In friendly areas, gain rapport with locals by showing interest in their customs. Studying them helps you learn to respect them, allows you to make valuable friends, and, most importantly, helps you adapt to their environment. All of these will increase your chance of survival.

L: Live By Your Wits, but for Now Learn Basic Skills
Having basic survival and evasion skills will help you live through a combat survival situation. Without these skills, your chance of survival is slight.

posted on Nov, 6 2008 @ 01:41 AM
From FM 3-21.75


Three-Phase Survival Kit

Phase 1 (Extreme)
Soldier without any equipment (load-bearing equipment or rucksack). Items to be carried (and their suggested uses) include -
Safety pins in hat (for fishing hooks or holding torn clothes).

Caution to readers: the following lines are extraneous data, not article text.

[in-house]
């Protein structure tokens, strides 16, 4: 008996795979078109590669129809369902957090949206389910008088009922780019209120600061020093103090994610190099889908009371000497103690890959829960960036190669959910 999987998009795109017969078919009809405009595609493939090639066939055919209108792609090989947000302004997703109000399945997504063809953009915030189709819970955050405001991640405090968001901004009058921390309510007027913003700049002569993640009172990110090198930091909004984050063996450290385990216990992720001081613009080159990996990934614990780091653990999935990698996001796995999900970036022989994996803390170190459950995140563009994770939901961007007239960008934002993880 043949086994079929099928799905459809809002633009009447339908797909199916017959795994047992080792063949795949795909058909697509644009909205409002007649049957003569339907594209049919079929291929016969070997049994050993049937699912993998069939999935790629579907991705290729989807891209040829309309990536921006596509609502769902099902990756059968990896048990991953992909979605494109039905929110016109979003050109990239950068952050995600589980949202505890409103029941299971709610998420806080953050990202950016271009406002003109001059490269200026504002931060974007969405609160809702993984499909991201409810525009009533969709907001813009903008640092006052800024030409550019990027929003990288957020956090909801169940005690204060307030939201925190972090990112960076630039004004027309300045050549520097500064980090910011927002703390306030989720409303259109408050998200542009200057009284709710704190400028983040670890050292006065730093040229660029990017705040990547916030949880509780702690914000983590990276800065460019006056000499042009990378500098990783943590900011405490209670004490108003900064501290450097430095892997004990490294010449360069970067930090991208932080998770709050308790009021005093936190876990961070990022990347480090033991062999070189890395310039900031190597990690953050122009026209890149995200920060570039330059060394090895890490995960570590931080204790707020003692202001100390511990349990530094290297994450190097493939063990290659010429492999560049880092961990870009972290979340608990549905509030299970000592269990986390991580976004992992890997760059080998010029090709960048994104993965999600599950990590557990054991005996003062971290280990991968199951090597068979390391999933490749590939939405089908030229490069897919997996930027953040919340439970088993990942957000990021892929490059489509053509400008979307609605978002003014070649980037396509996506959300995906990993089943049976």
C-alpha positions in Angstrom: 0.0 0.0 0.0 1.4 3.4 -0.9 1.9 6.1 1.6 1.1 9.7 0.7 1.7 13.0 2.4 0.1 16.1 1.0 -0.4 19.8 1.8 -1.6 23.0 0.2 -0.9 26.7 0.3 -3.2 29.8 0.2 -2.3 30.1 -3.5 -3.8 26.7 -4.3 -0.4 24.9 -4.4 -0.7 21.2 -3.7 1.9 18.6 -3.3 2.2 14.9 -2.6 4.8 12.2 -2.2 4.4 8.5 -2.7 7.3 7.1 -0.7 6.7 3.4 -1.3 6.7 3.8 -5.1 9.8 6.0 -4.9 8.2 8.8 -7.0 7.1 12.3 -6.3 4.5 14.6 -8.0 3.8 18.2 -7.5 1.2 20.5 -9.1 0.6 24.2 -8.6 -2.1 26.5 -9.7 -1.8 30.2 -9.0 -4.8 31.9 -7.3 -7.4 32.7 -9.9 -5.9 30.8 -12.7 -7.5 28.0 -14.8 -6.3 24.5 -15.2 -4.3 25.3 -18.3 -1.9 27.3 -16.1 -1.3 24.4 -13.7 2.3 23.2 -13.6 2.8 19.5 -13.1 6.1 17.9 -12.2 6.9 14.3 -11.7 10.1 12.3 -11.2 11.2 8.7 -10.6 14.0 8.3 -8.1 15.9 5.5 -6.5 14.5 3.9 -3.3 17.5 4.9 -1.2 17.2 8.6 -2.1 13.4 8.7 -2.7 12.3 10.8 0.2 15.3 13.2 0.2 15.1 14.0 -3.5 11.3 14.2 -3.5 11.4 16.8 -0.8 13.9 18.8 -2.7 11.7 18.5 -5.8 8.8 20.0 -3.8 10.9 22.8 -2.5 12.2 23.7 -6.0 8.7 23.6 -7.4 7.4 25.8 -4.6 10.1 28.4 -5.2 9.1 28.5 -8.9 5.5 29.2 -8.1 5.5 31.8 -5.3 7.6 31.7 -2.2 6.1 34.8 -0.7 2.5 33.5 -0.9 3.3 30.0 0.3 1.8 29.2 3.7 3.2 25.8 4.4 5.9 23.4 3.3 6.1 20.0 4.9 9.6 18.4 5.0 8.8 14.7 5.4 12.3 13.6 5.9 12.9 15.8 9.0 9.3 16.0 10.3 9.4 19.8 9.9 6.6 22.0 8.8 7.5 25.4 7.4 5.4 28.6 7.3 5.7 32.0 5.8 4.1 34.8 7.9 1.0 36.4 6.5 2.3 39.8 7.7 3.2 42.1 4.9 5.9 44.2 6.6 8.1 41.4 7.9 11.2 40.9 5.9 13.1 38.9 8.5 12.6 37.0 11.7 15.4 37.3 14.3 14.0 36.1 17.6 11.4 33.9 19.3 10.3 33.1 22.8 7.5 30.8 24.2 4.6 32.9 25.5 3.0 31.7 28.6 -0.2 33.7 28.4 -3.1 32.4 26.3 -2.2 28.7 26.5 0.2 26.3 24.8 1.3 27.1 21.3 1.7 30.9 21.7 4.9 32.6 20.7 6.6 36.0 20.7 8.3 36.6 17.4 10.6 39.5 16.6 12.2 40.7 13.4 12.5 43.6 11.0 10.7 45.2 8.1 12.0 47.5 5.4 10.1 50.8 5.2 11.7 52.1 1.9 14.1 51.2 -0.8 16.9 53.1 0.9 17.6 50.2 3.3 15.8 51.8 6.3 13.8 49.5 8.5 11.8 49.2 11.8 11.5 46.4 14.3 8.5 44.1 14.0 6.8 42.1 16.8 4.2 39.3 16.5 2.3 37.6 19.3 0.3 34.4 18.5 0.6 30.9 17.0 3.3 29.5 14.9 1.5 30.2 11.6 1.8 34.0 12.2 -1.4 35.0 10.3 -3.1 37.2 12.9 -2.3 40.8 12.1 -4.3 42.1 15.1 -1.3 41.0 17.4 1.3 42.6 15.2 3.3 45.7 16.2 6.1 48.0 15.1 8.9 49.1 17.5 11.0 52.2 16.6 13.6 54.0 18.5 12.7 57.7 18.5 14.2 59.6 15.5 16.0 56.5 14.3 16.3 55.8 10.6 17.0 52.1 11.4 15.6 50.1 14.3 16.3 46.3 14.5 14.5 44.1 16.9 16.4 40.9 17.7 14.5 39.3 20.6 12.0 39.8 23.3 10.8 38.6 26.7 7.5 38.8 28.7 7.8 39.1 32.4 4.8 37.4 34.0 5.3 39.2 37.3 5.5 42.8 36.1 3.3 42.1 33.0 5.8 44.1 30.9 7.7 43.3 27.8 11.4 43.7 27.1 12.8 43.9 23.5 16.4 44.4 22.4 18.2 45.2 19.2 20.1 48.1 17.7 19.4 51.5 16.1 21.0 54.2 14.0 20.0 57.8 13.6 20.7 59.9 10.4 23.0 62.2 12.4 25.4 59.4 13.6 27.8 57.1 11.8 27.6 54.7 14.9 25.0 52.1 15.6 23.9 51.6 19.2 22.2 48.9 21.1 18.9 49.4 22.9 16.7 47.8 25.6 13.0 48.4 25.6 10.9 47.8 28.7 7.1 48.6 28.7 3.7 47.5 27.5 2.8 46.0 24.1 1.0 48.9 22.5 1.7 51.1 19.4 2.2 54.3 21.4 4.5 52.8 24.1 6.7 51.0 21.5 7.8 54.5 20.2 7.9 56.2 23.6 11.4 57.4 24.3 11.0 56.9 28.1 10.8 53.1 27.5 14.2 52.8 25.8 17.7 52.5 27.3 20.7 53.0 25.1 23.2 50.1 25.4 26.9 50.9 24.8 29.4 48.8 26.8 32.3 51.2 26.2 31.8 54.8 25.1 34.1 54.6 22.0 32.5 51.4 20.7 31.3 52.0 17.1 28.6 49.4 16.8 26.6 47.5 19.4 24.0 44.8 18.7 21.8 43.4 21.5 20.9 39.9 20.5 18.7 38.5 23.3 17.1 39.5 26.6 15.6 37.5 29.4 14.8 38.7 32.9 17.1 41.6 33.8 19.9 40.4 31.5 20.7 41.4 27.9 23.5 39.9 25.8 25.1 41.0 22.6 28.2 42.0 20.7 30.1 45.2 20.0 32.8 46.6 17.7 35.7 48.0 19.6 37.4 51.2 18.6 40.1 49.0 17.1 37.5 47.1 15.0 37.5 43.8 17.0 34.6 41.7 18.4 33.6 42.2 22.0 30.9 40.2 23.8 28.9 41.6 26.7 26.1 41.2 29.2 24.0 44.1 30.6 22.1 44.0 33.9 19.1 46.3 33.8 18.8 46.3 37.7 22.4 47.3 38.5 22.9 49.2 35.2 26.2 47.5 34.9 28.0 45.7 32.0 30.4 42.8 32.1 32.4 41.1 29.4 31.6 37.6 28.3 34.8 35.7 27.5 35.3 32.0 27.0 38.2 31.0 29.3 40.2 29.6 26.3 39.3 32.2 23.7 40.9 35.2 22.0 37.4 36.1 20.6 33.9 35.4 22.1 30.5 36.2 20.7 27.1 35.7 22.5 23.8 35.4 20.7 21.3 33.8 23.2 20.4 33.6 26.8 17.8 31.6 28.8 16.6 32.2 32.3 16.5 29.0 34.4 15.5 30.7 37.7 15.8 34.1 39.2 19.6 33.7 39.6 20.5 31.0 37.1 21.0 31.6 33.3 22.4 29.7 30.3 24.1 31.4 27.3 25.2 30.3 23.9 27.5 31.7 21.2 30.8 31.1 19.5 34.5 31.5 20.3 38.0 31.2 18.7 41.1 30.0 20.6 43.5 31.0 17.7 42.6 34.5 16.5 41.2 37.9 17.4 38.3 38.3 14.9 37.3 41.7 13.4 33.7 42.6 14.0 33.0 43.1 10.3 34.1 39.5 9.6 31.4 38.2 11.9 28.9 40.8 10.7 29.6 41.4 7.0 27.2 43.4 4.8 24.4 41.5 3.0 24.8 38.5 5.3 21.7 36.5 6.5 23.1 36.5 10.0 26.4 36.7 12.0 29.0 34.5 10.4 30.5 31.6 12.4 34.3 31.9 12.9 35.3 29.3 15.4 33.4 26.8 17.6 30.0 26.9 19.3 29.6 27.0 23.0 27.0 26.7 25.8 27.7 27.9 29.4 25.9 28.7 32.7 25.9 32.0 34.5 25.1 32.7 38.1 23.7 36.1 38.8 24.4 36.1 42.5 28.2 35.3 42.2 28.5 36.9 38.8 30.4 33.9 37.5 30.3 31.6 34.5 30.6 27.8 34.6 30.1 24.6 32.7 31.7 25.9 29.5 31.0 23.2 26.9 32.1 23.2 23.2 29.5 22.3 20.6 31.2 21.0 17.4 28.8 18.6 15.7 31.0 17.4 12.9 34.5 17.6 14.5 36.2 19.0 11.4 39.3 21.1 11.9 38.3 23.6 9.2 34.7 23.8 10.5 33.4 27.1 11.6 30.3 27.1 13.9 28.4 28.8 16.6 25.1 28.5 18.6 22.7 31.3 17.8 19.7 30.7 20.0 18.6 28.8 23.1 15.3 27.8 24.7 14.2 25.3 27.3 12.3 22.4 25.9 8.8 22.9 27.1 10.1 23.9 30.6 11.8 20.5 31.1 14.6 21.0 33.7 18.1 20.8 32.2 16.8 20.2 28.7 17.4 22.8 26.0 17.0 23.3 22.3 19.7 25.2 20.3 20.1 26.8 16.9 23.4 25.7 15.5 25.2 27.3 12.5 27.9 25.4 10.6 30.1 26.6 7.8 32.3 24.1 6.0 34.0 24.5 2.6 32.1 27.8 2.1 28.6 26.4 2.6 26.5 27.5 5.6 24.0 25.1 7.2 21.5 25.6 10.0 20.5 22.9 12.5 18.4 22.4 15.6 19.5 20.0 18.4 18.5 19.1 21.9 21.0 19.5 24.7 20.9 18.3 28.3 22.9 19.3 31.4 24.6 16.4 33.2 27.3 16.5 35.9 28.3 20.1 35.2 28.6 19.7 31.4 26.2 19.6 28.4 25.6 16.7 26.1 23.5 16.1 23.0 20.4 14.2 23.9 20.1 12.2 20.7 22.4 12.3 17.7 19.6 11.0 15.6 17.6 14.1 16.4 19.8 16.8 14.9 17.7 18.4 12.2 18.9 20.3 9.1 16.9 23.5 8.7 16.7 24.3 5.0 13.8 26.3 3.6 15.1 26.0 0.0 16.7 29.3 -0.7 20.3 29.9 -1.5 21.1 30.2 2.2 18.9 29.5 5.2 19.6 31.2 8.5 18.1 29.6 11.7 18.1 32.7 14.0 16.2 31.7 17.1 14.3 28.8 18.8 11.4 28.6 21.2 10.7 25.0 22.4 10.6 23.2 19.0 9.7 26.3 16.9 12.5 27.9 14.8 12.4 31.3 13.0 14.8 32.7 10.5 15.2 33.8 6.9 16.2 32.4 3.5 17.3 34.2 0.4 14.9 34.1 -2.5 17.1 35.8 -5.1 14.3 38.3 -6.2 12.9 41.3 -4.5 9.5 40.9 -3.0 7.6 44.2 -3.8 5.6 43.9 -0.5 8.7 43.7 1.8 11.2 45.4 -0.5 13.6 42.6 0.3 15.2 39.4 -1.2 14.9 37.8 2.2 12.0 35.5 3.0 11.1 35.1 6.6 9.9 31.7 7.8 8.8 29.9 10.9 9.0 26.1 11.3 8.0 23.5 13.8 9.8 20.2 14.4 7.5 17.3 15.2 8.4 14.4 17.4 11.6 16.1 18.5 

Utility knife with magnesium fire starter on 550 cord* wrapped around waist (knife, making ropes, and fire starter)
Wrist compass (navigation).

Phase 2 (Moderate)
Soldier with load-bearing equipment. Load-bearing equipment should contain a small survival kit. Kit should be tailored to the Area of Operations and should only contain basic health and survival necessities:
550 Cord*, 6 feet (cordage, tie down, fishing line, weapons, and snares)
Waterproof matches or lighter (fire starter)
Iodine tablets (water purification, small cuts)
Fish hooks or lures (fishing)
Heavy duty knife with sharpener, bayonet type (heavy chopping or cutting)
Mirror (signaling)
Tape (utility work)
Clear plastic bag (water purification, solar stills)